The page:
University of Louisville Plant

From Global Energy Monitor

The University of Louisville in Louisville, Kentucky, has a plant with two coal-fired boilers permitted to burn up to 10,000 tons of coal a year.[1]

In June 2010, the University of Louisville (U of L) said it will phase out burning coal on its Belknap Campus, pushed along by tighter air quality regulations on soot and a university effort to increase energy efficiency. Continuing to use coal for its burners would require construction of an $8 million bag house, a pollution control device that would collect particulate matter in a 50-foot tall building, which U of L's vice president for business affairs Larry Owsley said was "impractical." U of L and the air district board are scheduled to sign the agreement on June 15, 2010, which also calls for phasing out coal burning on campus by the end of 2015.[2]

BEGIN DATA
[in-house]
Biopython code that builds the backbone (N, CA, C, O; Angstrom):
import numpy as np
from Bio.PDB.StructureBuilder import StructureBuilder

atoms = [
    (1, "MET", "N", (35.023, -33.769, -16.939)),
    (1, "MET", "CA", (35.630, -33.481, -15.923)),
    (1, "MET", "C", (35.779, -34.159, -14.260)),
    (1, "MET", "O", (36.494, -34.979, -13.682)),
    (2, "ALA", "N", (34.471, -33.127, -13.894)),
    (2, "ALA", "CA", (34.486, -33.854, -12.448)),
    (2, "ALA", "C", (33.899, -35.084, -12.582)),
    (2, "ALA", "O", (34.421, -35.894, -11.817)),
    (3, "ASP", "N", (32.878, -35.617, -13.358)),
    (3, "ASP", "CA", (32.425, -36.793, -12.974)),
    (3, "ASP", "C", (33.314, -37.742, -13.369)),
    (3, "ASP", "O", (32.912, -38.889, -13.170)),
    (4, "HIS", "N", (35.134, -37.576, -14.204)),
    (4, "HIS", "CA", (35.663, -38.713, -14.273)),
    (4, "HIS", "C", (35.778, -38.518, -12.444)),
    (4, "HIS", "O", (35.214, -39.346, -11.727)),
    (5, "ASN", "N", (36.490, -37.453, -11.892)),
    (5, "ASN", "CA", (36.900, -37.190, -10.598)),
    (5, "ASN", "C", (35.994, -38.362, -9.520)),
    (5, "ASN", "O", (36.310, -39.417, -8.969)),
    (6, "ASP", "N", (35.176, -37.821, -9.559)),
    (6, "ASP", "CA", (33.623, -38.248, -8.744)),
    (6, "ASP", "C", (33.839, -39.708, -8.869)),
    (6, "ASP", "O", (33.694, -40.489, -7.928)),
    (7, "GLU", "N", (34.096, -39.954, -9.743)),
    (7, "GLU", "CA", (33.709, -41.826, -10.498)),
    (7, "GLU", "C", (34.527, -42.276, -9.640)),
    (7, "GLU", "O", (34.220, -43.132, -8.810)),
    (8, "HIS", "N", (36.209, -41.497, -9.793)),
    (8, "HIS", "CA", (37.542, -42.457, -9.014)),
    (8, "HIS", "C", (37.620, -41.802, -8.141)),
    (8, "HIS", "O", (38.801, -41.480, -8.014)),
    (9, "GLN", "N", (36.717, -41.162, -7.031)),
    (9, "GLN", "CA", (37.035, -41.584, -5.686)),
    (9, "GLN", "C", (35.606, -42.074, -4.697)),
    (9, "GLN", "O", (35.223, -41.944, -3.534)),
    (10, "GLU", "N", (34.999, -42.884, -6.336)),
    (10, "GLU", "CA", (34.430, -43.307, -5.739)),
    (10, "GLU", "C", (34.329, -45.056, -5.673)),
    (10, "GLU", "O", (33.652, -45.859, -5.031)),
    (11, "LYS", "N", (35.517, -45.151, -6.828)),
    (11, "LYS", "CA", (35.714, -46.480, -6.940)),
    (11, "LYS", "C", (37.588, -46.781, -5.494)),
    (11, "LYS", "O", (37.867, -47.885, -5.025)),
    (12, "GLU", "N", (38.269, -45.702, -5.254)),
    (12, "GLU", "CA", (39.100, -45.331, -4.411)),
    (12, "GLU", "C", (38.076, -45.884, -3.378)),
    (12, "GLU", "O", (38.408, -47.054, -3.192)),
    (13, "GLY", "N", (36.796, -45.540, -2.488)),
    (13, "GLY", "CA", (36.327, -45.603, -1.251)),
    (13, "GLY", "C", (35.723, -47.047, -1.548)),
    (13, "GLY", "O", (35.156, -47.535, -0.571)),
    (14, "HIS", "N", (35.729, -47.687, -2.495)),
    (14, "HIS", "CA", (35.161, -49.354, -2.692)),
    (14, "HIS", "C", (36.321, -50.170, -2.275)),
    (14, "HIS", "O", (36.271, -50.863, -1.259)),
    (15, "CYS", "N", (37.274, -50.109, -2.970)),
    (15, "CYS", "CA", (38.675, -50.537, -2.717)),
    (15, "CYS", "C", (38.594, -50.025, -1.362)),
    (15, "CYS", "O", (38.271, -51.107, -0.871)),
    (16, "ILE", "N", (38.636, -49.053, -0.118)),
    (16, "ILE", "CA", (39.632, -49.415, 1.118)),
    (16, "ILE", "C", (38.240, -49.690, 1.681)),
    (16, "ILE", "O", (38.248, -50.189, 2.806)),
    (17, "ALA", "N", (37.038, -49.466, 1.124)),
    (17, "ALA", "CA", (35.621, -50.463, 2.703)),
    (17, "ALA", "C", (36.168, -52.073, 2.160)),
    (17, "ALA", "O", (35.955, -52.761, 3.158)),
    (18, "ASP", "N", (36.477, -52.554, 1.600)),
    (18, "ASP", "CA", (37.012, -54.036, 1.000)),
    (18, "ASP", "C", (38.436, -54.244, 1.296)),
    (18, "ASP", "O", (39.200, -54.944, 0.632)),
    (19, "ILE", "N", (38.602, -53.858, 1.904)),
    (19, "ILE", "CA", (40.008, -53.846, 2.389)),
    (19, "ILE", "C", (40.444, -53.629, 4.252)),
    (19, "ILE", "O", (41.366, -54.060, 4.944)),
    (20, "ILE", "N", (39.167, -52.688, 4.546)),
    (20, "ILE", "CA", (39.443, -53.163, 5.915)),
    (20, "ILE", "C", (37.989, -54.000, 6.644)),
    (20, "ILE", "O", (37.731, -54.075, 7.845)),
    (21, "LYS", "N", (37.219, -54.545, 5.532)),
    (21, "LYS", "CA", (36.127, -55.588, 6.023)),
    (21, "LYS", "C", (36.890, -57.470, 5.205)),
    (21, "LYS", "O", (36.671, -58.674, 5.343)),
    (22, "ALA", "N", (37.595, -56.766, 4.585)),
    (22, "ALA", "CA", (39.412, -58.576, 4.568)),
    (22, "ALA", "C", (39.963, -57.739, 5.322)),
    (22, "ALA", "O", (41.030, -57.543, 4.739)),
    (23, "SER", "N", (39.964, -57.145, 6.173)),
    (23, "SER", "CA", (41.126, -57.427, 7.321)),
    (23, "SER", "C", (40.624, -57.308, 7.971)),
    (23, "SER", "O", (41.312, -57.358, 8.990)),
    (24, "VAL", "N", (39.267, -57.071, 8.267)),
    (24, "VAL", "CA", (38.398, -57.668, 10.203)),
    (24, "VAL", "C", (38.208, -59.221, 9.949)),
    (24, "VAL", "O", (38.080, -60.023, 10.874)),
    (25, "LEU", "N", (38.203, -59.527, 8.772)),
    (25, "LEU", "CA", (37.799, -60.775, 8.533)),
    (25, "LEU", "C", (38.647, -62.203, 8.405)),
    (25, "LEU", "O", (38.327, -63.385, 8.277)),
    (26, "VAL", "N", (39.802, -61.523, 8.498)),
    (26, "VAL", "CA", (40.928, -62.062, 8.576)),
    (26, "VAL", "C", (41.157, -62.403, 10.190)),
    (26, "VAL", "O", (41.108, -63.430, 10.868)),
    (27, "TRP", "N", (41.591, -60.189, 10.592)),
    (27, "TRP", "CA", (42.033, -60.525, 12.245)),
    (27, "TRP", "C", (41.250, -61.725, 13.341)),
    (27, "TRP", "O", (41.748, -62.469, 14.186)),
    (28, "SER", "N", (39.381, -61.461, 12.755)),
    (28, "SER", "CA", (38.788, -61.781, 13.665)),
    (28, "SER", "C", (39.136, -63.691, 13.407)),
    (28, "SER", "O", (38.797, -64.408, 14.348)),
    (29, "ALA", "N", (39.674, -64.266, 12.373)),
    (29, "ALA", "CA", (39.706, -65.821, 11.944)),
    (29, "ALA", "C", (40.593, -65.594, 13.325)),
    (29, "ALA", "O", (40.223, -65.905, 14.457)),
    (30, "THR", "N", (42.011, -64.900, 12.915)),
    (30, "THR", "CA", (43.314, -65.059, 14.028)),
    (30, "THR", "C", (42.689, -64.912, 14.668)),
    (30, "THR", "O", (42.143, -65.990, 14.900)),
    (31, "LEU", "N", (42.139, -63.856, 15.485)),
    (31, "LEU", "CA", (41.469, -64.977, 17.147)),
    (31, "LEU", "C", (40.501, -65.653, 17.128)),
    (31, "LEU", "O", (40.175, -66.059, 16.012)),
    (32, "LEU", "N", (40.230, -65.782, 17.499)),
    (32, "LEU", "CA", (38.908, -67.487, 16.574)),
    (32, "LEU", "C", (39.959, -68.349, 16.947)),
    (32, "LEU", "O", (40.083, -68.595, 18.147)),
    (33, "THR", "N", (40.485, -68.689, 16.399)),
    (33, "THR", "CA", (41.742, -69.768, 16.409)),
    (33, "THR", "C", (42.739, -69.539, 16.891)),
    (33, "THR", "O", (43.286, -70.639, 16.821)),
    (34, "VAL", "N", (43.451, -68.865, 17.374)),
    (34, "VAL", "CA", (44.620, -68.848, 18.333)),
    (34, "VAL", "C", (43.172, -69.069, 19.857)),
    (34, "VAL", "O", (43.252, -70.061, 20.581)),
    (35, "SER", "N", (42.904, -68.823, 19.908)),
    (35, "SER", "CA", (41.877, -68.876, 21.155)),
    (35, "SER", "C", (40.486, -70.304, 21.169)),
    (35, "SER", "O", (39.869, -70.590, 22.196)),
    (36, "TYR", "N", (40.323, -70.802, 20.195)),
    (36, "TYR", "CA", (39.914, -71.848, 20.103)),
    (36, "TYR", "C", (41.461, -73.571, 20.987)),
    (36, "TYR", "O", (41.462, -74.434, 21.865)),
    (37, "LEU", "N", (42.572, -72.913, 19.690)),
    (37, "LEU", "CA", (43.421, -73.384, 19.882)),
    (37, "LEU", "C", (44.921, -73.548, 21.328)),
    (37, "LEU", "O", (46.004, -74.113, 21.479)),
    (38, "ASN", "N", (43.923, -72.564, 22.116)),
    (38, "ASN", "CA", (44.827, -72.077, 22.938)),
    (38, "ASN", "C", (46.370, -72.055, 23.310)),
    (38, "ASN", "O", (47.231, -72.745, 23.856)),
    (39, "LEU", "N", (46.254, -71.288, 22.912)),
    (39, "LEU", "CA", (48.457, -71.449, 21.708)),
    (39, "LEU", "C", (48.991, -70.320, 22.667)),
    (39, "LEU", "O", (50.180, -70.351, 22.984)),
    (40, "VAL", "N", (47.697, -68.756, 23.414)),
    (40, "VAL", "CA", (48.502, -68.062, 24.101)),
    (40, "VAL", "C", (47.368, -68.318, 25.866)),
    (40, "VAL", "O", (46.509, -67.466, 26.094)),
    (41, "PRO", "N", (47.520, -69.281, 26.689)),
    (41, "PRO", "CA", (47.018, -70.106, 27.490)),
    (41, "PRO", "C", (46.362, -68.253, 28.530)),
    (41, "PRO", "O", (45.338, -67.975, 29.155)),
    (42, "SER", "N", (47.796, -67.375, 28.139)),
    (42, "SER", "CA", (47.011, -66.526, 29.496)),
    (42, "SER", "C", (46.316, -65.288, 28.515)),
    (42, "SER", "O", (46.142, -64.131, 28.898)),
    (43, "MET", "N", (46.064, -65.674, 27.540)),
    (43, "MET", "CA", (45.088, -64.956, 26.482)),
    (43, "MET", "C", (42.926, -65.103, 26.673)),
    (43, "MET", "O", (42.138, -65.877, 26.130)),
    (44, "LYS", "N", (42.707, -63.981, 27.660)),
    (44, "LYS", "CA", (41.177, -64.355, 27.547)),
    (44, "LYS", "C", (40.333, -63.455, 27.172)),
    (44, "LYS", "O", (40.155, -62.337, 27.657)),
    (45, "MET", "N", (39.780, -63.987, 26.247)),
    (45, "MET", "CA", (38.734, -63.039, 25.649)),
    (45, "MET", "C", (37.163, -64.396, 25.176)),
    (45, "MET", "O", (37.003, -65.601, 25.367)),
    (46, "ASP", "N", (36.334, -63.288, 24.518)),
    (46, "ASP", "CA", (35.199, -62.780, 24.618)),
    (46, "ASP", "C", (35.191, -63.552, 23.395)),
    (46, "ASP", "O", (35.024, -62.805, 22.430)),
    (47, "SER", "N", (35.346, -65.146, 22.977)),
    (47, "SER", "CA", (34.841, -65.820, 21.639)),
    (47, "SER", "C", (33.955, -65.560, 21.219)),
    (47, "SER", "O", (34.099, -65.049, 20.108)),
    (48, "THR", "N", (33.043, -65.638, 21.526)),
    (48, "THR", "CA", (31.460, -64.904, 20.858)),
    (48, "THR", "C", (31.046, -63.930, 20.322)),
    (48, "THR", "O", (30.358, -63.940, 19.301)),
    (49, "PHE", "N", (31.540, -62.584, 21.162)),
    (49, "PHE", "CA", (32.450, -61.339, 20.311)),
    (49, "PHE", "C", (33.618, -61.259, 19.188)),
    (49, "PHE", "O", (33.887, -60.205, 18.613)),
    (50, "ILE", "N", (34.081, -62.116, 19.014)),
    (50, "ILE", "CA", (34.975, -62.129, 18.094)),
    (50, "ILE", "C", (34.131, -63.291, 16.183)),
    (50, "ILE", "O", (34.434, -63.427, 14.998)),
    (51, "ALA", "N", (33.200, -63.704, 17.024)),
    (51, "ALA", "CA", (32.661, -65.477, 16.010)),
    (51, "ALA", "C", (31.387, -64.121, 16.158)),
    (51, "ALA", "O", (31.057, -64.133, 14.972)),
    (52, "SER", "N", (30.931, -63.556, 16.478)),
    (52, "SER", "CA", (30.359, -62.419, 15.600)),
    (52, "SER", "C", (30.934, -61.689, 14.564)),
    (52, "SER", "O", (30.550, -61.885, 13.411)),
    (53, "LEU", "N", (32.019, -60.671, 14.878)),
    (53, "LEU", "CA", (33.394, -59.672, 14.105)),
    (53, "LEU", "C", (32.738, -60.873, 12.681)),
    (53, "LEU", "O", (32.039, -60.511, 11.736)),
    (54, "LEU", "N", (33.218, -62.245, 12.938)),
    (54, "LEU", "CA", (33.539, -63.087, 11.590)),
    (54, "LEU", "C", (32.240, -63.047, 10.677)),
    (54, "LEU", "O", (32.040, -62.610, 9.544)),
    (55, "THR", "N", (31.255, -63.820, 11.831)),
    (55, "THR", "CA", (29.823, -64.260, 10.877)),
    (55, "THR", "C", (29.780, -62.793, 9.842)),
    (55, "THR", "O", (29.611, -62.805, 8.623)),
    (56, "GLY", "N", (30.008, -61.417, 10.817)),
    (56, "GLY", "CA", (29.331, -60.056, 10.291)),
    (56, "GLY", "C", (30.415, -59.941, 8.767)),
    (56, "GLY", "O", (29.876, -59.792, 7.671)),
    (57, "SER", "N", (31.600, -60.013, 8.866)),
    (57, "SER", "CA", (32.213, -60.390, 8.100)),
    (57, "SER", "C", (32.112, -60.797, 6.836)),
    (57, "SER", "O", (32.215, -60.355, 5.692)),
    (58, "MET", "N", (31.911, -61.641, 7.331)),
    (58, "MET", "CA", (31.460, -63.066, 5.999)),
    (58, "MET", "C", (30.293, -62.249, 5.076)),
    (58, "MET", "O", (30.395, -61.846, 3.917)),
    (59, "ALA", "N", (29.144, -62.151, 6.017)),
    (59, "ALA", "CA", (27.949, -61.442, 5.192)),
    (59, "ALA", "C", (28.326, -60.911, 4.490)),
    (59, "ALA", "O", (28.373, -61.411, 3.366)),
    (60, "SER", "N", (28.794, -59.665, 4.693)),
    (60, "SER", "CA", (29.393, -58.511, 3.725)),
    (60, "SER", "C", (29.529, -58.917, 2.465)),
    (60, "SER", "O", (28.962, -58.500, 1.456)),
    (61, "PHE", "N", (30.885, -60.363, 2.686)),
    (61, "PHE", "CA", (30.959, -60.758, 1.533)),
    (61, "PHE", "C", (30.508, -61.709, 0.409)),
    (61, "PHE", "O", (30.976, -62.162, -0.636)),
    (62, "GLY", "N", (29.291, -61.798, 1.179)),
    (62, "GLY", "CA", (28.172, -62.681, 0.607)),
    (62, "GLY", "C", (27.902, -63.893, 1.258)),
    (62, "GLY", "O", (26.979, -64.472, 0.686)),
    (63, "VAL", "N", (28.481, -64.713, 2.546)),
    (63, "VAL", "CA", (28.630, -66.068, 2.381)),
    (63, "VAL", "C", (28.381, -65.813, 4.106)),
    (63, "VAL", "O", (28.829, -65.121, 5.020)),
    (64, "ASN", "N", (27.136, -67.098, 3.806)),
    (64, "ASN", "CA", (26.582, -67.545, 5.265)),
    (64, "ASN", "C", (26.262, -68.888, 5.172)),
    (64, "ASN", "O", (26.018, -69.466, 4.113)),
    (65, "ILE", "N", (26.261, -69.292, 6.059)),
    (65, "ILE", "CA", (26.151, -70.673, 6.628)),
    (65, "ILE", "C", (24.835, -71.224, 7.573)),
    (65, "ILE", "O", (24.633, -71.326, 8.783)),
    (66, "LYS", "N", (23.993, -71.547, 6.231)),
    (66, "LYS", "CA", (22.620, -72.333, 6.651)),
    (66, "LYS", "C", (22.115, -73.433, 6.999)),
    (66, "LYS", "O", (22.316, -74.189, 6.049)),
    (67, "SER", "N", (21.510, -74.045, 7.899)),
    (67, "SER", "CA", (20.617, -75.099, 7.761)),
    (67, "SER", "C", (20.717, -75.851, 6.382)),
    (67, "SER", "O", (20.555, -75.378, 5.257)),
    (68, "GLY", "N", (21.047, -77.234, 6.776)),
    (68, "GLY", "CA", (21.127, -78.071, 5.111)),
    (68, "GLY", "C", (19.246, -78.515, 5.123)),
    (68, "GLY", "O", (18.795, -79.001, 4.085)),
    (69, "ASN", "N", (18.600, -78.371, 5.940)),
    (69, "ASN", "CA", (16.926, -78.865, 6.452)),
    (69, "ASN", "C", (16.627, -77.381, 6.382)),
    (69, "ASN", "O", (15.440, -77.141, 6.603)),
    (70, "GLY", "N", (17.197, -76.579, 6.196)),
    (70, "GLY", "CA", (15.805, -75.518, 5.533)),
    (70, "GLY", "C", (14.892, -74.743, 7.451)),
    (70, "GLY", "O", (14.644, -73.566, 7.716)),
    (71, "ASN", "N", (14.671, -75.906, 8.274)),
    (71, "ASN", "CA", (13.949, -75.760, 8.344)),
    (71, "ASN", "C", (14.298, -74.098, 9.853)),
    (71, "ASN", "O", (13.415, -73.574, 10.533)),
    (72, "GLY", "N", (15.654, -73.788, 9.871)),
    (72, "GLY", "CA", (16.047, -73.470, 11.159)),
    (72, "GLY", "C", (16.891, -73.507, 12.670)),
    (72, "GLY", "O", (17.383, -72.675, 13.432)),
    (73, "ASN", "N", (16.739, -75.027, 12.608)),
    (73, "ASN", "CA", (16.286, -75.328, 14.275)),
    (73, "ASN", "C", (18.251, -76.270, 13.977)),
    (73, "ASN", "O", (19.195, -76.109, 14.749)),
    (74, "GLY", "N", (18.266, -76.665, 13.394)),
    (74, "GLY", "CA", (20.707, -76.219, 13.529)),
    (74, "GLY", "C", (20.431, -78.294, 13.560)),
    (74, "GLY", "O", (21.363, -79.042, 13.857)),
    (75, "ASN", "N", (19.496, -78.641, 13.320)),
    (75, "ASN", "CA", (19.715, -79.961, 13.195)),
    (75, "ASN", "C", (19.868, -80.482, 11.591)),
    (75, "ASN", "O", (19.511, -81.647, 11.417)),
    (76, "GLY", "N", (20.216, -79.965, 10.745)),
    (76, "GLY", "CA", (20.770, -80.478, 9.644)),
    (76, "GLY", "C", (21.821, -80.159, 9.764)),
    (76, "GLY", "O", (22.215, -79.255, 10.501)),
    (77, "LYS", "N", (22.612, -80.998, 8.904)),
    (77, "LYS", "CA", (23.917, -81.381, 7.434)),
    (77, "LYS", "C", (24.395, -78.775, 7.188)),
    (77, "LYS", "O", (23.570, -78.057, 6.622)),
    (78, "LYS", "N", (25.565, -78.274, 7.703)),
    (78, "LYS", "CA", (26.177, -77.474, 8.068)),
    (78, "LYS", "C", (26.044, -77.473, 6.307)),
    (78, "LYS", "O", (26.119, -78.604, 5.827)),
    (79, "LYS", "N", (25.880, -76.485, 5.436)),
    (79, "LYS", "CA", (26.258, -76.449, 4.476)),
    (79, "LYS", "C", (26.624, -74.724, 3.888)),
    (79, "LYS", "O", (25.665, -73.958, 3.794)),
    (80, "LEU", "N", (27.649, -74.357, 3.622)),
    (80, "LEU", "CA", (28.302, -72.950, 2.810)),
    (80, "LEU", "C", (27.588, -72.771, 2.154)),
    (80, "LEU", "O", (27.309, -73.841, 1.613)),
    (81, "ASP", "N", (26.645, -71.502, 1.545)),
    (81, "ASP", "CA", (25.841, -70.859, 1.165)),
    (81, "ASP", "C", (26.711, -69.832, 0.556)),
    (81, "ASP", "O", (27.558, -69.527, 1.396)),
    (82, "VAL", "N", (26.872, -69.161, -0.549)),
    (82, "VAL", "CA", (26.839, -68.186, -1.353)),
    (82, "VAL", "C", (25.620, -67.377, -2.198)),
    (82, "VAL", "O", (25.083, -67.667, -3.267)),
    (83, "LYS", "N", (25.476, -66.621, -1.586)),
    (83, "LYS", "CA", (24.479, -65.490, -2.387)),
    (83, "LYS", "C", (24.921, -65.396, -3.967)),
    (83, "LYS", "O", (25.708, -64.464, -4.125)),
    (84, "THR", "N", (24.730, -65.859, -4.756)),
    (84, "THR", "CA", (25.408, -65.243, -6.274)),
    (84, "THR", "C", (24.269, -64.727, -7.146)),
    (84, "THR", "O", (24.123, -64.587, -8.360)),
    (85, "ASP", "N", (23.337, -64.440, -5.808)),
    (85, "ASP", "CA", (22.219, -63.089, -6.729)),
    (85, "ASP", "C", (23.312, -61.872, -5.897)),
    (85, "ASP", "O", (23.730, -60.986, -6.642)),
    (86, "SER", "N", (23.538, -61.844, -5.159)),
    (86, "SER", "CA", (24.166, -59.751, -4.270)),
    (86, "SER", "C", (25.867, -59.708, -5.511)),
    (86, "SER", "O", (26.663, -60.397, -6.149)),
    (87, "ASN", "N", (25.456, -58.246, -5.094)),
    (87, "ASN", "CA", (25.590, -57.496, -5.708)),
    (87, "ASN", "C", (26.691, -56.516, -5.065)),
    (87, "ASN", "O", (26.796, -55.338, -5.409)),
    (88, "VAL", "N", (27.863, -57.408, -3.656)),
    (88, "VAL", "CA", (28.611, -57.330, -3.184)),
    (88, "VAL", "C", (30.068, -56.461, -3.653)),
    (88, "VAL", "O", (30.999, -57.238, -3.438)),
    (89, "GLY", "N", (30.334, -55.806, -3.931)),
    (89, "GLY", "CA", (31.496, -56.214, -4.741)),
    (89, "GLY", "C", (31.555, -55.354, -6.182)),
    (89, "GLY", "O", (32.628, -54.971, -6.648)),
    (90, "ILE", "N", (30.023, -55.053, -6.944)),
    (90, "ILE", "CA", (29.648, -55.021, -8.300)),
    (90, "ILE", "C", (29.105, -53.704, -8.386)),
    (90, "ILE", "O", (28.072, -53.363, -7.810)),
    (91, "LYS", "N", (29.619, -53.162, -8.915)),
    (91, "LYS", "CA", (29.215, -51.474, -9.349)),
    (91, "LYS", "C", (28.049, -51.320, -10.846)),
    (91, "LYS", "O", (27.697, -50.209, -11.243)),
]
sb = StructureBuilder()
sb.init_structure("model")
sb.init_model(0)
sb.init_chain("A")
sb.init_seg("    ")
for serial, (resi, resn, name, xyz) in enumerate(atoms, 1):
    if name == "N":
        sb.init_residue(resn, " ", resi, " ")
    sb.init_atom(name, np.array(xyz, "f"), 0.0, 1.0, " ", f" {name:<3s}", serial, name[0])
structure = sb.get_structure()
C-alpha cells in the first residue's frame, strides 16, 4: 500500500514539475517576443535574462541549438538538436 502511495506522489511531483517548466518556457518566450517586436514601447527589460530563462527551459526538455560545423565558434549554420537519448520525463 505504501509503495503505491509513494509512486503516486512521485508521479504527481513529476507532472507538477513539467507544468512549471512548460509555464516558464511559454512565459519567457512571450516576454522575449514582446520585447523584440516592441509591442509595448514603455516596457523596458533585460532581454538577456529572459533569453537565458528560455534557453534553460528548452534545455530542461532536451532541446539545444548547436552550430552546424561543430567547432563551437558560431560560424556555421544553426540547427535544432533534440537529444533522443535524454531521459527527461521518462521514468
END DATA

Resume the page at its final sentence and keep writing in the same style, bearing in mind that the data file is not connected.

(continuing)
The coal burning boiler is 32 years old,[2] and has been replaced with a natural gas boiler.[3]

Coal ash

From 2003 to 2008, the University recycled 4,210,680 pounds of coal ash.[4]



  1. "Title V Operating Permit", Louisville-Jefferson County Air Pollution Control District, University of Rochester, accessed March 2009.
  2. 2.0 2.1 James Bruggers, "University of Louisville to phase out coal burning on Belknap campus" Courier Journal, June 15, 2010.
  3. "Boiler Replacement," University of Louisville, accessed May 2013.
  4. "Reduce, Reuse, and Recycle" University of Louisville Physical Plant, accessed December 2009

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